Most of us just love the way the Jaguar F-Type looks. The design of this ‘feline’ luxury sportscar was penned by none other than the Scotsman, Ian Callum, Jaguar’s star designer. You can’t shy away from the fact that the F-Type, in the correct colour, is a visual sensation to behold. This isn’t the only car that he has had his hands on; remember the Aston Martin DB7? The car Jeremy Clarkson aired on Top Gear in 2003; the DB7 was demonstrated to hit 217 km/h from a standstill in fourth gear, all the way. Well, this Aston Martin was also designed by Callum.
Ian Callum told in an recent interview with an international publication, that he would love to design the next Tata Nano! Now, we don’t know about you, but that’s something we would love to see, a people’s car designed by this Scottish legend. As you all are aware of, the current iteration of the Nano is touted as the world’s most affordable car. Yes, the Tata Nano can no longer be called a 1 lakh rupee car, but it still remains a low priced automobile for the masses of India. Of course, if Callum gets hold of the Nano, the design efforts on it alone would make it more expensive than an Hyundai i20! But jokes aside, Callum isn’t the only one who’s fascinated with the idea of designing a ‘good looking’ low-budget car. Gordon Murray, the design genie behind the spectacular McLaren F1, designed a city runabout called the T.25 and its design wasn’t exactly ugly.
The current Nano looks decent for a city runabout of its price, except for the windshield wiper, perhaps.
Most of us might think that it’s quiet easy to design, manufacture and sell a low-cost car, but nothing could be further away from the truth. You can’t just make a car affordable to the masses by making it out of cheap plastic and melted down washing-machines. It takes a lot of R&D and ‘out of the box’ thinking to make a seemingly simple, yet an unfathomably tricky proposition work in the real world. Taking all that into consideration, it is definitely not a cakewalk to make this budget product look stylish and appealing. But you never know, designers such as Callum or Murray could very well envisage such a product somewhere down the line.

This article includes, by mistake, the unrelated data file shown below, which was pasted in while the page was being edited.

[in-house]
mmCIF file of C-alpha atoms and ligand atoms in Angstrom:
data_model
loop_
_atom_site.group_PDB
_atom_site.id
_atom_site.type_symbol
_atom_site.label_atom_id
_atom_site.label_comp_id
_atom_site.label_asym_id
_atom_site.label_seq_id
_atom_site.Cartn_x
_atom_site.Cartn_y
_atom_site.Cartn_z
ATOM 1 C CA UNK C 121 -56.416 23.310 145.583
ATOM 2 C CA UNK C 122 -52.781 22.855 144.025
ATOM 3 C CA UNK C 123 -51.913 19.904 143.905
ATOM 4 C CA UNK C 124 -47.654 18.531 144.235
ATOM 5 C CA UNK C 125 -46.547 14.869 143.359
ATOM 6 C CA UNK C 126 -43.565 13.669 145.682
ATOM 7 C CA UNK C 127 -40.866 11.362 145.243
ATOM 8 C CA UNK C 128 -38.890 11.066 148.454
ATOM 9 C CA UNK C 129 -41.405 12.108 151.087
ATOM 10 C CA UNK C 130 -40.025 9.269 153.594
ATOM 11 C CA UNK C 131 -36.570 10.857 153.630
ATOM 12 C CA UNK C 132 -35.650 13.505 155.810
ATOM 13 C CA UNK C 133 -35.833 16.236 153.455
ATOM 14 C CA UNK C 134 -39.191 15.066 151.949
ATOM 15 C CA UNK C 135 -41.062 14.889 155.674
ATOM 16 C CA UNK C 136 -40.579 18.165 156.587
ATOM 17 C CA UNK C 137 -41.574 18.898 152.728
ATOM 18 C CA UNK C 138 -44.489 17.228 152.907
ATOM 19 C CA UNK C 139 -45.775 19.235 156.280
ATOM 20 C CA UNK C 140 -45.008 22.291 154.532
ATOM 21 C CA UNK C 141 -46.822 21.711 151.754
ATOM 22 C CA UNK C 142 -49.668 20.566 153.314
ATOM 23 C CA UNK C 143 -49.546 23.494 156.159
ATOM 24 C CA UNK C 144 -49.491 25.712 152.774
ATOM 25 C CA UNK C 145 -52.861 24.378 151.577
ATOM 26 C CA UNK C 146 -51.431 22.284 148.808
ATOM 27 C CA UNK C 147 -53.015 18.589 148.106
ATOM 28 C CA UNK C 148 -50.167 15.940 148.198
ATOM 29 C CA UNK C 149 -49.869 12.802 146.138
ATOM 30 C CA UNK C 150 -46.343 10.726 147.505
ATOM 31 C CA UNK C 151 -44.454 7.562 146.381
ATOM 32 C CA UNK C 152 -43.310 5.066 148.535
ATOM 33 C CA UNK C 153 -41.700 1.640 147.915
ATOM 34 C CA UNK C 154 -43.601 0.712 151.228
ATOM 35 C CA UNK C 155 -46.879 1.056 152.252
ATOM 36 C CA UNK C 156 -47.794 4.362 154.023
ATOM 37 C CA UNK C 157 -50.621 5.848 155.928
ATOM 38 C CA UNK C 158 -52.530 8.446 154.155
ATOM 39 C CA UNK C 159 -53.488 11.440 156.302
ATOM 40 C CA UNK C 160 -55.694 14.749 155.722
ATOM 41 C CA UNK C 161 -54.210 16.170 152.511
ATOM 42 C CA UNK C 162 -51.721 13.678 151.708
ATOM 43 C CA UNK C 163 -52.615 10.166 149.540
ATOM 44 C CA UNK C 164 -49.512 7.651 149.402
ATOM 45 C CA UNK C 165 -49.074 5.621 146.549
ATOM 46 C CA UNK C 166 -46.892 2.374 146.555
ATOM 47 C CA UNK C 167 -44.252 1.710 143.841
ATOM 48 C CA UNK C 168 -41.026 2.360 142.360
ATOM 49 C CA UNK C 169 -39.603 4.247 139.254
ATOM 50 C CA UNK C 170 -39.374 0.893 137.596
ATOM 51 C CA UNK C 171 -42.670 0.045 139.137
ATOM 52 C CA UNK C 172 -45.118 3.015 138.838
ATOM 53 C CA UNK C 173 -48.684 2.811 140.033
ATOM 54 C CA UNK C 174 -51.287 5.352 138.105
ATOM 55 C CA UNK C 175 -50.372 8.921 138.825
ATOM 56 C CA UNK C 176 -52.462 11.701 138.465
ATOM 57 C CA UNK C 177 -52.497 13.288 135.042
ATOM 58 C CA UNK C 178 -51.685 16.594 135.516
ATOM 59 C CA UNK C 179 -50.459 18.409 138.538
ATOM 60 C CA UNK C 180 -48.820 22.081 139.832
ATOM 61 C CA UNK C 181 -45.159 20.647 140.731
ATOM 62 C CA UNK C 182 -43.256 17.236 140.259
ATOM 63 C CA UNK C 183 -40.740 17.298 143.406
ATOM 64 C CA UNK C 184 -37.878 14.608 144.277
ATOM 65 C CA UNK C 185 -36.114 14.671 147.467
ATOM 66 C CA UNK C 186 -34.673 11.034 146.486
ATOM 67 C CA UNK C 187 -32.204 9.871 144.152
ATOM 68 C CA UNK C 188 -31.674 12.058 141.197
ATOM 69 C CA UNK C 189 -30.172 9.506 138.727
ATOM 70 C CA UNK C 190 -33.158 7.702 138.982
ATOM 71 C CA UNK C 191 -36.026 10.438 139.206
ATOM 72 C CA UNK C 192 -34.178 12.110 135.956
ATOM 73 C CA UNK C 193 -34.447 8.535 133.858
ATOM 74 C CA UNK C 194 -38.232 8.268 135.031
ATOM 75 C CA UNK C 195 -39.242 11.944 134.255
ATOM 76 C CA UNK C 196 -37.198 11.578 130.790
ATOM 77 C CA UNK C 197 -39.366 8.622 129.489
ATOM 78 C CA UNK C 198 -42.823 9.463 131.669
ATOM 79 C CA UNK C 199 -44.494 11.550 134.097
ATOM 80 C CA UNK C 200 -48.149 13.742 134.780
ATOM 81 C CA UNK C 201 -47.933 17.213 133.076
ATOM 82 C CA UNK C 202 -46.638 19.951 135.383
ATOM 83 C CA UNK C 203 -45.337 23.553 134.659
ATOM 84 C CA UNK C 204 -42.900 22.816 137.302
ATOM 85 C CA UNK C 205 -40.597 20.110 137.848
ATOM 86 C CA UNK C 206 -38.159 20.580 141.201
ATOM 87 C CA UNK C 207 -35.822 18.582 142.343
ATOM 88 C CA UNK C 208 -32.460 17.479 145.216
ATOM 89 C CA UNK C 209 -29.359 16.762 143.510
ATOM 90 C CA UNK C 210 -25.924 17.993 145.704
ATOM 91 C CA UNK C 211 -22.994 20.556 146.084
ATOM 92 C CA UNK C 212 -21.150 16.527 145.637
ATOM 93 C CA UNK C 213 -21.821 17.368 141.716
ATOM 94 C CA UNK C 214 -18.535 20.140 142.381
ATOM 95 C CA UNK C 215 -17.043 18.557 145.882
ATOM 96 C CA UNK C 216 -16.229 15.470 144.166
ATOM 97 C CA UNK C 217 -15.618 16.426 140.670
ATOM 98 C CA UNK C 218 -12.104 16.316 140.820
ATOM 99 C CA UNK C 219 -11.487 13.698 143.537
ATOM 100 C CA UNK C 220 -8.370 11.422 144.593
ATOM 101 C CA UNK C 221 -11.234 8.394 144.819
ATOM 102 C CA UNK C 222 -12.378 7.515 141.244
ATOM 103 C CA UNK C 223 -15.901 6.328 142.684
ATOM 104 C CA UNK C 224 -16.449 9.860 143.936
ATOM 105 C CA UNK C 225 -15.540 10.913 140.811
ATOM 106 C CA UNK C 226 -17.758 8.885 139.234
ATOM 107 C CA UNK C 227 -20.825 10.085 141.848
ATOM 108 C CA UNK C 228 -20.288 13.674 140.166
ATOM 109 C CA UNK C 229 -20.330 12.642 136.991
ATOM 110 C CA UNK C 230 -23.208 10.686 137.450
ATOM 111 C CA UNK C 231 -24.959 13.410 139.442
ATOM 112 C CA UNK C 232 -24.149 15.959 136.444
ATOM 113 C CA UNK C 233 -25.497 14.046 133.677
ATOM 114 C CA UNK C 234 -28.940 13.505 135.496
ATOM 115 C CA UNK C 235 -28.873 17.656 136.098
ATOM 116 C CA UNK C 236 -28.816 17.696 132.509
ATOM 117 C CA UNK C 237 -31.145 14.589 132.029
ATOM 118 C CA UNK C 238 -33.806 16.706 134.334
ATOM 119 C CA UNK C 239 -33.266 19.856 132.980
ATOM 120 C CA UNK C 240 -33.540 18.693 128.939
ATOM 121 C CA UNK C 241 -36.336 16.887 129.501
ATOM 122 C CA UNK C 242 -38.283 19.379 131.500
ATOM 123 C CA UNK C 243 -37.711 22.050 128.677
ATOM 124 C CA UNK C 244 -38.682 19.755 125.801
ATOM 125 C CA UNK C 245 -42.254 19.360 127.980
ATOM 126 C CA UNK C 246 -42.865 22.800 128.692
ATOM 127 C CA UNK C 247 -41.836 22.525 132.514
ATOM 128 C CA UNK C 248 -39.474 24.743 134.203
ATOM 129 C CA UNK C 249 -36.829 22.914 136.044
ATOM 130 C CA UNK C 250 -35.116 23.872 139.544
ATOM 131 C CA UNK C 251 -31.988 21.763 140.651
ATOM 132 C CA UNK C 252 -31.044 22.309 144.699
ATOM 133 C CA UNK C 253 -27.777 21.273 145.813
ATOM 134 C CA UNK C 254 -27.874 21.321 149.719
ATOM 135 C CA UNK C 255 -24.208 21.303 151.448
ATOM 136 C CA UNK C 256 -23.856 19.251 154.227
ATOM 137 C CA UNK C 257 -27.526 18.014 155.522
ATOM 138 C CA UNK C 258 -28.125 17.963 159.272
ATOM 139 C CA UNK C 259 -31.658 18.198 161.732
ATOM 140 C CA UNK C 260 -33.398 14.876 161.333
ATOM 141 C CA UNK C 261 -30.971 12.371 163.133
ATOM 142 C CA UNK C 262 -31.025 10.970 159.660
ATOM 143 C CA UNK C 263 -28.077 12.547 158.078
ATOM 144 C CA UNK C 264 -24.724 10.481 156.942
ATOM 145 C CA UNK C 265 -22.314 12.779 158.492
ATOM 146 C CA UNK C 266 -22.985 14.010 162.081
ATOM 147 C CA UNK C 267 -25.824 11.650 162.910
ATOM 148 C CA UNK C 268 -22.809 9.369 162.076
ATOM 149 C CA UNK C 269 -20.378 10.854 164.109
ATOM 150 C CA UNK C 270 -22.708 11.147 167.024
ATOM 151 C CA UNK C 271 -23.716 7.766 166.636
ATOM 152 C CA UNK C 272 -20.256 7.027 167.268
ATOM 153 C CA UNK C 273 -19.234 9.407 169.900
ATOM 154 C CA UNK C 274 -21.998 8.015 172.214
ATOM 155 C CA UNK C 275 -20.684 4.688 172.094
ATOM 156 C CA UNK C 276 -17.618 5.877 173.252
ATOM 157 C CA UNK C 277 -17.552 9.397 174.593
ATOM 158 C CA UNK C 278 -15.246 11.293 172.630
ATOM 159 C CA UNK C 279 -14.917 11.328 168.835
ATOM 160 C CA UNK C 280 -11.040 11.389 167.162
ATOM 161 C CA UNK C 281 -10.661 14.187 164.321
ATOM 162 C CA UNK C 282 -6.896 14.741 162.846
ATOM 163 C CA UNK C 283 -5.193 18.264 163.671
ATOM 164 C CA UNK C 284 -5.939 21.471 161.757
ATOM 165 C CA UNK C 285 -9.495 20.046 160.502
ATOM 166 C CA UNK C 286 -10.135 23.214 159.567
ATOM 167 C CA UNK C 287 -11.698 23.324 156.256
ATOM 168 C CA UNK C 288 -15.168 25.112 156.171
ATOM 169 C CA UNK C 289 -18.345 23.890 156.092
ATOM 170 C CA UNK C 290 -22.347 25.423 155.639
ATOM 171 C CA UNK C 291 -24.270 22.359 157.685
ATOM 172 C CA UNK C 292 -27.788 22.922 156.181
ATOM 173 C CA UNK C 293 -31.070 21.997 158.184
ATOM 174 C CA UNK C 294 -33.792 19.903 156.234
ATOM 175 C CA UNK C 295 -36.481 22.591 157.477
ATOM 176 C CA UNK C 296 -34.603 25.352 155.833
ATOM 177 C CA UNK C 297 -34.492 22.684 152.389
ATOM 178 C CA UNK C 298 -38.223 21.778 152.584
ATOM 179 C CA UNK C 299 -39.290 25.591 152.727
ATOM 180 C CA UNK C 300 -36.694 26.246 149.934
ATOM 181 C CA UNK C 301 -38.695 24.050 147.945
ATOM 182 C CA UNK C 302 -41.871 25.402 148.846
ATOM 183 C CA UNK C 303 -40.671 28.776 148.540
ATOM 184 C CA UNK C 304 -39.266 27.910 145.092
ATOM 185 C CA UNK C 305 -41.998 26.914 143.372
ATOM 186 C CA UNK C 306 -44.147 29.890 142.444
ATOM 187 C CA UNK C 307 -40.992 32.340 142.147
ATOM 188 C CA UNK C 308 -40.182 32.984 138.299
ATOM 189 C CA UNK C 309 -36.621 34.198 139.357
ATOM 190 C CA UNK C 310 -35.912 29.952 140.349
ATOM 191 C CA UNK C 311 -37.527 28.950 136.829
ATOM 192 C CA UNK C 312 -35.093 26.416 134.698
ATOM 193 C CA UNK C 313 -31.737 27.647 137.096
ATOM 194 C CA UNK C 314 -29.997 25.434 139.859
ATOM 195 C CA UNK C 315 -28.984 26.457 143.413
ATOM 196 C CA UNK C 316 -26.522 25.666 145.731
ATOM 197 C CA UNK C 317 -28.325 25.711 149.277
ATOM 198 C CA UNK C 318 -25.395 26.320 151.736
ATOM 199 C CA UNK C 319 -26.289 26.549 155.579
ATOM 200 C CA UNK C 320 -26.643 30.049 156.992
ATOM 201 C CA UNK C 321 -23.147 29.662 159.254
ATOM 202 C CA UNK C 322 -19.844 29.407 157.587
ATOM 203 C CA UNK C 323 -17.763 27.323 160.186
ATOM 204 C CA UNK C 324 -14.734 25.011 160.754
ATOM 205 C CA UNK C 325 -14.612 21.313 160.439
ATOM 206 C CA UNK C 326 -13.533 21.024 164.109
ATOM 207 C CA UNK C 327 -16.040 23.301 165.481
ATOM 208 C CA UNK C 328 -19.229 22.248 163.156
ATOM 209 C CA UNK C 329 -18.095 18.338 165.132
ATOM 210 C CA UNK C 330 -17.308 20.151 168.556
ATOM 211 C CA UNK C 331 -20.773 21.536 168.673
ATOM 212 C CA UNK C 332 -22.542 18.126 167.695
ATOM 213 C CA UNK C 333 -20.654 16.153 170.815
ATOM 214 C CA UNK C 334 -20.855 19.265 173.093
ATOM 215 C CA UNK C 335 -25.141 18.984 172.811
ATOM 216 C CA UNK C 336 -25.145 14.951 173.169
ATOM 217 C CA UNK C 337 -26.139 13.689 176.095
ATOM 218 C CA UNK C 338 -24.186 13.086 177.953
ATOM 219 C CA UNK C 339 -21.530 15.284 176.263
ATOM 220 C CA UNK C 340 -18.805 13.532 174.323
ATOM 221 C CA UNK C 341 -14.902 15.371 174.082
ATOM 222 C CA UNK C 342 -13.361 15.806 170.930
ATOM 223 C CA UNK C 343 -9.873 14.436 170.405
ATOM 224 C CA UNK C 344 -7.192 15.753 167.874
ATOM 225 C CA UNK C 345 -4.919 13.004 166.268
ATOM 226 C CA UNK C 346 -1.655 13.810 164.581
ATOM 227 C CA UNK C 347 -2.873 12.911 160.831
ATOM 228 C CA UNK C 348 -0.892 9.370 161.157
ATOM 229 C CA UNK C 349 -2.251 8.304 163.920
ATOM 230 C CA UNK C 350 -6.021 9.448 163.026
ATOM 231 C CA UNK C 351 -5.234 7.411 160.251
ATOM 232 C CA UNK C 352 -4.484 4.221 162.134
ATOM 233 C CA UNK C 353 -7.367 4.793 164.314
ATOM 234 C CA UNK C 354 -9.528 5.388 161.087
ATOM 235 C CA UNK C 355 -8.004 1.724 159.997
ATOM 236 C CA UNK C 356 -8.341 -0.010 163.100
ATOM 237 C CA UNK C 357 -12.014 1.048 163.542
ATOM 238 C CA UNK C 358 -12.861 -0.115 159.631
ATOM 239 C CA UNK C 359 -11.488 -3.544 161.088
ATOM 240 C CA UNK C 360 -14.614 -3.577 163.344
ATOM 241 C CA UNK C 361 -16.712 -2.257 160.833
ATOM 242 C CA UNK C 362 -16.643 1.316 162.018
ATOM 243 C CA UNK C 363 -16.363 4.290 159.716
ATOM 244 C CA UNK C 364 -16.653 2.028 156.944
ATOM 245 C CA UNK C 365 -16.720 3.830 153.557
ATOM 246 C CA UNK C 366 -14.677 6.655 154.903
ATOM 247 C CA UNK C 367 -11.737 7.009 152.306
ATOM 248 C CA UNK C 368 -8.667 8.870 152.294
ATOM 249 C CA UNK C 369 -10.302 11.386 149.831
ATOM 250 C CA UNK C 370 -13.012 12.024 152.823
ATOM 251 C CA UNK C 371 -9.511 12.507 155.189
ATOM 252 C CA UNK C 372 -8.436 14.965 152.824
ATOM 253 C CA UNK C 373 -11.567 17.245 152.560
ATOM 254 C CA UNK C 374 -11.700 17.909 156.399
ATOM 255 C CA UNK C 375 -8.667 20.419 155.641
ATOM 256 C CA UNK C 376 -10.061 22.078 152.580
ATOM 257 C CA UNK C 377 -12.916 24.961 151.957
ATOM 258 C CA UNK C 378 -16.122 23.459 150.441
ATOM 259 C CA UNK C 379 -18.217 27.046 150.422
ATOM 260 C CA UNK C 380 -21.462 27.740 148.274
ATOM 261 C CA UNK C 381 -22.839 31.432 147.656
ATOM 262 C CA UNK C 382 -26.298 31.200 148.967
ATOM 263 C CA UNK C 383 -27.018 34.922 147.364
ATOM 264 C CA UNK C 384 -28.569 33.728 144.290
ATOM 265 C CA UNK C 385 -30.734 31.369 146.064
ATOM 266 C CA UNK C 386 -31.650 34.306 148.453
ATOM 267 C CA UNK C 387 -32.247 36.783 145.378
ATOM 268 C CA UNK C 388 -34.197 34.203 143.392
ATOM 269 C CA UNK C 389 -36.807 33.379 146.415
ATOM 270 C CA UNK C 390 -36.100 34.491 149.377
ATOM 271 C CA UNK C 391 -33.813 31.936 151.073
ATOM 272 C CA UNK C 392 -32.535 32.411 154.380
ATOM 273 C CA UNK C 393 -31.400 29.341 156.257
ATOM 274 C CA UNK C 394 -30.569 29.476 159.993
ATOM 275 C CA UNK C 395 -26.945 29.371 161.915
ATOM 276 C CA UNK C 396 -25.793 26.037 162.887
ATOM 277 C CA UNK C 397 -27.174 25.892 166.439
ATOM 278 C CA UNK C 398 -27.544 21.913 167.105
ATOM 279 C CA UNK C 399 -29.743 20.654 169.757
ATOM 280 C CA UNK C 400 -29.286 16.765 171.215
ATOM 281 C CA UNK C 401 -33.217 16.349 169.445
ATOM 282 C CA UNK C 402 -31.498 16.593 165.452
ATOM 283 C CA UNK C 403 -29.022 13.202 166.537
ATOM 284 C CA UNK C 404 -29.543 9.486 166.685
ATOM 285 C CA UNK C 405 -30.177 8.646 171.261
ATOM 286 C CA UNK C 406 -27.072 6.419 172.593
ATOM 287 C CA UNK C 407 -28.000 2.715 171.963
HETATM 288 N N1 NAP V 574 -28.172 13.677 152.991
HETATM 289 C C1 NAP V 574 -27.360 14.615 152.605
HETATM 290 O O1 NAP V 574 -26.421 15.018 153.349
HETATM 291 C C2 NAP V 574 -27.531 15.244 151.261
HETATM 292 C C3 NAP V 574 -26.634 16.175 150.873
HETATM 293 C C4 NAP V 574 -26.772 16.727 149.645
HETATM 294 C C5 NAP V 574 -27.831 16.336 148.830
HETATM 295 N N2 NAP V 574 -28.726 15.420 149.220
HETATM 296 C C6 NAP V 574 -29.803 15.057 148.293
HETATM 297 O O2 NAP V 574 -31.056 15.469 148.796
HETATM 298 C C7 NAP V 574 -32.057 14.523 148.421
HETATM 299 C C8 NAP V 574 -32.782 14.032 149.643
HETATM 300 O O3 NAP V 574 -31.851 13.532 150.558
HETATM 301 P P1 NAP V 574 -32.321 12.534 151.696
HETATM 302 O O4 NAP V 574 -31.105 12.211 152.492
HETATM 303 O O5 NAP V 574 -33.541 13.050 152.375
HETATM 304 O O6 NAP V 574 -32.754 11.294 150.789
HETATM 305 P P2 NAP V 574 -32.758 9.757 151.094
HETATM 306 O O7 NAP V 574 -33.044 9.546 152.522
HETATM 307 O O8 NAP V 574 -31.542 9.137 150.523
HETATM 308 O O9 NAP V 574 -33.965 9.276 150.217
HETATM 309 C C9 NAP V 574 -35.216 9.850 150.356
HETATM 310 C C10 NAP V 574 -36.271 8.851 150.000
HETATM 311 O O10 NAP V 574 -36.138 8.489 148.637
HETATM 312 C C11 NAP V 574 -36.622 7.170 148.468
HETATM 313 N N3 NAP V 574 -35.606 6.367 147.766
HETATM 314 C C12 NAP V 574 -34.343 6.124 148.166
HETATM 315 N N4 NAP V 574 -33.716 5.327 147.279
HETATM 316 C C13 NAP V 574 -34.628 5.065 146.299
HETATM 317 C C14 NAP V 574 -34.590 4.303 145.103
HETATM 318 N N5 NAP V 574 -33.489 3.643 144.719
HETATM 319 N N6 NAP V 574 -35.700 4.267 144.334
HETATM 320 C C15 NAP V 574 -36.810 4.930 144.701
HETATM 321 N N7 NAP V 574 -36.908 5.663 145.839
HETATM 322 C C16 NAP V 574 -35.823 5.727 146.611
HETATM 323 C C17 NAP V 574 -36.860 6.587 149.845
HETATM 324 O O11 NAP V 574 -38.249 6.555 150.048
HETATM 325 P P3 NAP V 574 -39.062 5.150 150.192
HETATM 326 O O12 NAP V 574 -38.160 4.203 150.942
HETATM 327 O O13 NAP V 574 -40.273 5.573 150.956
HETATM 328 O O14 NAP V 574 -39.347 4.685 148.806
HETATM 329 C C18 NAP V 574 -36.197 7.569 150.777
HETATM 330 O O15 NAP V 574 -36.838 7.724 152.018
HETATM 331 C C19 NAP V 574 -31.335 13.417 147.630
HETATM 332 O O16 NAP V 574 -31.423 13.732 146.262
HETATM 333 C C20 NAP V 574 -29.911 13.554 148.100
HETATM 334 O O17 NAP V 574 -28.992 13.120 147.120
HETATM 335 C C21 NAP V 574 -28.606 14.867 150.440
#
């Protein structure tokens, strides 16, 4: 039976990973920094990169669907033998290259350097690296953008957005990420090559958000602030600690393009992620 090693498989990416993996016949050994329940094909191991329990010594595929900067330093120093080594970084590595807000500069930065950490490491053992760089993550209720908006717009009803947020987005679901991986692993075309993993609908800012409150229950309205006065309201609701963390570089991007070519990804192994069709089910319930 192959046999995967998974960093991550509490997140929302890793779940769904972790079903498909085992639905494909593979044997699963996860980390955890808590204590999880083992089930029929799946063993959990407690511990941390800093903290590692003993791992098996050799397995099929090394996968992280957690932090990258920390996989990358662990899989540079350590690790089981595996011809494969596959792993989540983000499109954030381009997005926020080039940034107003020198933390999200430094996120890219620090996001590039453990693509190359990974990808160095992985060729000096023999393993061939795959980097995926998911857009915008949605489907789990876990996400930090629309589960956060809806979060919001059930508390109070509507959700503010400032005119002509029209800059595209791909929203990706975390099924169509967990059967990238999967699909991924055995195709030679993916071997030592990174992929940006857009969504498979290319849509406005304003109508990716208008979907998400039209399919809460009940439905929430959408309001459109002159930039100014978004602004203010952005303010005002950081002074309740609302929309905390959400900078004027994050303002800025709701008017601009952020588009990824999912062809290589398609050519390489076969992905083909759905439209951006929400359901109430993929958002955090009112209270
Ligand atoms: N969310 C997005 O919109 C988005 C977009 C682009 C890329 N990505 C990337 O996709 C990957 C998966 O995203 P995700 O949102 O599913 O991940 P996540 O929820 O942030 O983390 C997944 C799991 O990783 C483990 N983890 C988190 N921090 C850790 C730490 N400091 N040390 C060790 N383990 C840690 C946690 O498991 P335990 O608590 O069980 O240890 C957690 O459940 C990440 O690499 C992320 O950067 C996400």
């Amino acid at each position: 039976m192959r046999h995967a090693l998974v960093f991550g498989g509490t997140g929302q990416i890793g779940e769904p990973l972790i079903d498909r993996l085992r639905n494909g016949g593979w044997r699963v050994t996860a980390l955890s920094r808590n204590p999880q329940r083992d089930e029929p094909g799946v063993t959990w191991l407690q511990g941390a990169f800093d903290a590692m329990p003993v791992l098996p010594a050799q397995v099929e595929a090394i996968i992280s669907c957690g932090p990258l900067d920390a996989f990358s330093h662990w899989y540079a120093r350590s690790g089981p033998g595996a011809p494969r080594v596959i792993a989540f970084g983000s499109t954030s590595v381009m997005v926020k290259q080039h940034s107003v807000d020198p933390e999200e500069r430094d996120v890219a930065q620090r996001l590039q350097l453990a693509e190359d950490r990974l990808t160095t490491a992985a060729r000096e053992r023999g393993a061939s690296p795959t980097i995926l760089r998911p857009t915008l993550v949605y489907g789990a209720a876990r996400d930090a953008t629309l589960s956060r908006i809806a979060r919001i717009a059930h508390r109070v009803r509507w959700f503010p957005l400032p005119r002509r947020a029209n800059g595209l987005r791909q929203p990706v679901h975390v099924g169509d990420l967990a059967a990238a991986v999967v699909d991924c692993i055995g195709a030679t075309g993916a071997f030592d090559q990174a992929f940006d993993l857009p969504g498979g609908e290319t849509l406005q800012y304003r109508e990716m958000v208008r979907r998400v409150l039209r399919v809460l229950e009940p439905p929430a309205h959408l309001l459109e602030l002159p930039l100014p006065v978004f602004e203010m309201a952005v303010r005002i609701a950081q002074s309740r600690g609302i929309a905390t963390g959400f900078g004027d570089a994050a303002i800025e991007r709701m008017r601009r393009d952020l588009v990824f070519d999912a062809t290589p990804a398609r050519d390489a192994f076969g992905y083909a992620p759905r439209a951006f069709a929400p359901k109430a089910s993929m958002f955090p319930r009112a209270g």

The Tata Pelican, if marketed well, could be everything that the Nano set out to be. We sure hope that, the ‘once upon a time’ dream of Ratan Tata to make an affordable, yet chic car, comes to fruition in the form of the Pelican. Obviously, don’t expect those fancy doors to make it to the production version of the car. Kindly let us know what you think of the Tata Pelican and the future of affordable, yet funky city runabouts in comment section below.